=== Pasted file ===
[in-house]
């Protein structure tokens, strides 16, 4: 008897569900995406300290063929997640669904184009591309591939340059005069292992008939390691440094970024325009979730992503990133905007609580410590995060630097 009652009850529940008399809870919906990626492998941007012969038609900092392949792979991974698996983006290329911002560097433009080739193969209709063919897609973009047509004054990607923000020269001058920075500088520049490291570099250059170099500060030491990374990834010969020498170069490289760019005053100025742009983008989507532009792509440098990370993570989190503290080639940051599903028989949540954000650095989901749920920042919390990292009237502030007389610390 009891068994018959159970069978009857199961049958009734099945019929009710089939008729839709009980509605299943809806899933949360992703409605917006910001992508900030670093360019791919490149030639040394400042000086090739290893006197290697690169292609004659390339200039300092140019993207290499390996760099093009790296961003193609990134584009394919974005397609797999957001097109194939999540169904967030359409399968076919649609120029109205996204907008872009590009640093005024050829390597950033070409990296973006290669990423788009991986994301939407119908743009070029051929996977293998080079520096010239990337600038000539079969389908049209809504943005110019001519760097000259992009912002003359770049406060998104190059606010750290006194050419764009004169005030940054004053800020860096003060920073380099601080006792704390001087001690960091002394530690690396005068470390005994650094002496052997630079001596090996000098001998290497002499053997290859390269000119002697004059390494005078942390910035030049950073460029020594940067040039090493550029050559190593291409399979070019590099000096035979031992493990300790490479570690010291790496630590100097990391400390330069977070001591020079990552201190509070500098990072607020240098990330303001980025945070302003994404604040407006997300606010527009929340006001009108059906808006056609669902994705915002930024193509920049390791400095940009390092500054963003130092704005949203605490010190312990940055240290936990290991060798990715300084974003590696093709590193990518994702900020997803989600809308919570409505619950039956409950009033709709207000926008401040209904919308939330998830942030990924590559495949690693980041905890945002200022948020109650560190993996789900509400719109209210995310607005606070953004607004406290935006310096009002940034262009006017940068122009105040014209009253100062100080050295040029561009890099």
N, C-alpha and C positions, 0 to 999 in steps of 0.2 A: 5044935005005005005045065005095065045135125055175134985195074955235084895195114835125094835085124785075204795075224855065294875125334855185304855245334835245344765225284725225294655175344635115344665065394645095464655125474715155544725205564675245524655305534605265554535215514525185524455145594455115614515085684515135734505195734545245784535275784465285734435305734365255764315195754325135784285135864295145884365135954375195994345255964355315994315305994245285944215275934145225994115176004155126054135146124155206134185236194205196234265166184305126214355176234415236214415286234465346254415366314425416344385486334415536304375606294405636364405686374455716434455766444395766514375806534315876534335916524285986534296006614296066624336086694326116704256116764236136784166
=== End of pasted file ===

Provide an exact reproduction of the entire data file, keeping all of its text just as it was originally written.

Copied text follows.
[in-house]
């Protein structure tokens, strides 16, 4: 008897569900995406300290063929997640669904184009591309591939340059005069292992008939390691440094970024325009979730992503990133905007609580410590995060630097 009652009850529940008399809870919906990626492998941007012969038609900092392949792979991974698996983006290329911002560097433009080739193969209709063919897609973009047509004054990607923000020269001058920075500088520049490291570099250059170099500060030491990374990834010969020498170069490289760019005053100025742009983008989507532009792509440098990370993570989190503290080639940051599903028989949540954000650095989901749920920042919390990292009237502030007389610390 009891068994018959159970069978009857199961049958009734099945019929009710089939008729839709009980509605299943809806899933949360992703409605917006910001992508900030670093360019791919490149030639040394400042000086090739290893006197290697690169292609004659390339200039300092140019993207290499390996760099093009790296961003193609990134584009394919974005397609797999957001097109194939999540169904967030359409399968076919649609120029109205996204907008872009590009640093005024050829390597950033070409990296973006290669990423788009991986994301939407119908743009070029051929996977293998080079520096010239990337600038000539079969389908049209809504943005110019001519760097000259992009912002003359770049406060998104190059606010750290006194050419764009004169005030940054004053800020860096003060920073380099601080006792704390001087001690960091002394530690690396005068470390005994650094002496052997630079001596090996000098001998290497002499053997290859390269000119002697004059390494005078942390910035030049950073460029020594940067040039090493550029050559190593291409399979070019590099000096035979031992493990300790490479570690010291790496630590100097990391400390330069977070001591020079990552201190509070500098990072607020240098990330303001980025945070302003994404604040407006997300606010527009929340006001009108059906808006056609669902994705915002930024193509920049390791400095940009390092500054963003130092704005949203605490010190312990940055240290936990290991060798990715300084974003590696093709590193990518994702900020997803989600809308919570409505619950039956409950009033709709207000926008401040209904919308939330998830942030990924590559495949690693980041905890945002200022948020109650560190993996789900509400719109209210995310607005606070953004607004406290935006310096009002940034262009006017940068122009105040014209009253100062100080050295040029561009890099």
N, C-alpha and C positions, 0 to 999 in steps of 0.2 A: 5044935005005005005045065005095065045135125055175134985195074955235084895195114835125094835085124785075204795075224855065294875125334855185304855245334835245344765225284725225294655175344635115344665065394645095464655125474715155544725205564675245524655305534605265554535215514525185524455145594455115614515085684515135734505195734545245784535275784465285734435305734365255764315195754325135784285135864295145884365135954375195994345255964355315994315305994245285944215275934145225994115176004155126054135146124155206134185236194205196234265166184305126214355176234415236214415286234465346254415366314425416344385486334415536304375606294405636364405686374455716434455766444395766514375806534315876534335916524285986534296006614296066624336086694326116704256116764236136784166